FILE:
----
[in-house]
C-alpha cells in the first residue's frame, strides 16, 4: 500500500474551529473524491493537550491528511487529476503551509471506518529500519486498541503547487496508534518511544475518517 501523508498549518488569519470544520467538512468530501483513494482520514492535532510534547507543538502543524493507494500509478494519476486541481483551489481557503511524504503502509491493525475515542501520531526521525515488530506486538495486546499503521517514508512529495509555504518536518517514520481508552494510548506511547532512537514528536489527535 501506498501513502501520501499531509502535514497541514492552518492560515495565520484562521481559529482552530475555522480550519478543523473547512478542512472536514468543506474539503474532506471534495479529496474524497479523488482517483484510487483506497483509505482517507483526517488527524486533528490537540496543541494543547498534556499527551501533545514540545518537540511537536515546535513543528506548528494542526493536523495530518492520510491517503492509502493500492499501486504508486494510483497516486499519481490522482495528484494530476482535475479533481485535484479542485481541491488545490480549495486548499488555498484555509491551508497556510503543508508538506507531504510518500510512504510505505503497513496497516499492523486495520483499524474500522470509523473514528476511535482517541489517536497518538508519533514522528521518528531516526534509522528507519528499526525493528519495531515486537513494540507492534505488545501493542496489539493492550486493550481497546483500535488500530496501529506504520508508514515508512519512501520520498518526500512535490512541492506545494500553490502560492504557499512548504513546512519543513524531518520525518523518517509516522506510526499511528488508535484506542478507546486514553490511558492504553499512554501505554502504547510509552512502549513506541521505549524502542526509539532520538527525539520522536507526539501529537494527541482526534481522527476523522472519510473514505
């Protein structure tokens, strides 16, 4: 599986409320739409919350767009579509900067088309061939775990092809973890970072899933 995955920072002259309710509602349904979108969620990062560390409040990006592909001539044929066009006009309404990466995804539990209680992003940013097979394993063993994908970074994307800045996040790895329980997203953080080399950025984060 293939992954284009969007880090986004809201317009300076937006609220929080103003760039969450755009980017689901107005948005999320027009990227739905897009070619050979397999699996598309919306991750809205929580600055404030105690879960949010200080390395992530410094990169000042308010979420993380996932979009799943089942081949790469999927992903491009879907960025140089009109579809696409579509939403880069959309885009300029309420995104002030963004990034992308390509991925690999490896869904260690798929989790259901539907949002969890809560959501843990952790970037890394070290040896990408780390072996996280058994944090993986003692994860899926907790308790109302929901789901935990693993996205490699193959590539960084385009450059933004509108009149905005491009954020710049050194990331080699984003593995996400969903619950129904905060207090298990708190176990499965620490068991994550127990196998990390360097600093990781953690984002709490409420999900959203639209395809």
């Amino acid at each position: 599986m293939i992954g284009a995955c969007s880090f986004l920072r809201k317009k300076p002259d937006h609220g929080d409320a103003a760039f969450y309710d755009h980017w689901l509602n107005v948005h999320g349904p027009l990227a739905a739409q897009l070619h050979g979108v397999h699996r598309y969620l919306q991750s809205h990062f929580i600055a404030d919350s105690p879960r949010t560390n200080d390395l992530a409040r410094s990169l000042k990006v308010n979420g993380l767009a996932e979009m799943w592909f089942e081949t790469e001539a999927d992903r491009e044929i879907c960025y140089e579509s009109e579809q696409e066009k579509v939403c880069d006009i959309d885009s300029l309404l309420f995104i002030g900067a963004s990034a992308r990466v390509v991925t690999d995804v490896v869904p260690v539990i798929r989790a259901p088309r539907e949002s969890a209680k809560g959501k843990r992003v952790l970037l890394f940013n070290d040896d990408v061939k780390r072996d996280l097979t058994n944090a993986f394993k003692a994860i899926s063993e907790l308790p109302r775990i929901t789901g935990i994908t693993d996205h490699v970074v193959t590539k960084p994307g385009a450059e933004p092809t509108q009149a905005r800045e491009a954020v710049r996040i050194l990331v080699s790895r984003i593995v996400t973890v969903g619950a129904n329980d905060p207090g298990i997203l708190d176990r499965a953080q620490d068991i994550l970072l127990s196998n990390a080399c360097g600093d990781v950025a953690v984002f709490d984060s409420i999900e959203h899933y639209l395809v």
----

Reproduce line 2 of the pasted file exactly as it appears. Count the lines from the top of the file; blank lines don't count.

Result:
C-alpha cells in the first residue's frame, strides 16, 4: 500500500474551529473524491493537550491528511487529476503551509471506518529500519486498541503547487496508534518511544475518517 501523508498549518488569519470544520467538512468530501483513494482520514492535532510534547507543538502543524493507494500509478494519476486541481483551489481557503511524504503502509491493525475515542501520531526521525515488530506486538495486546499503521517514508512529495509555504518536518517514520481508552494510548506511547532512537514528536489527535 501506498501513502501520501499531509502535514497541514492552518492560515495565520484562521481559529482552530475555522480550519478543523473547512478542512472536514468543506474539503474532506471534495479529496474524497479523488482517483484510487483506497483509505482517507483526517488527524486533528490537540496543541494543547498534556499527551501533545514540545518537540511537536515546535513543528506548528494542526493536523495530518492520510491517503492509502493500492499501486504508486494510483497516486499519481490522482495528484494530476482535475479533481485535484479542485481541491488545490480549495486548499488555498484555509491551508497556510503543508508538506507531504510518500510512504510505505503497513496497516499492523486495520483499524474500522470509523473514528476511535482517541489517536497518538508519533514522528521518528531516526534509522528507519528499526525493528519495531515486537513494540507492534505488545501493542496489539493492550486493550481497546483500535488500530496501529506504520508508514515508512519512501520520498518526500512535490512541492506545494500553490502560492504557499512548504513546512519543513524531518520525518523518517509516522506510526499511528488508535484506542478507546486514553490511558492504553499512554501505554502504547510509552512502549513506541521505549524502542526509539532520538527525539520522536507526539501529537494527541482526534481522527476523522472519510473514505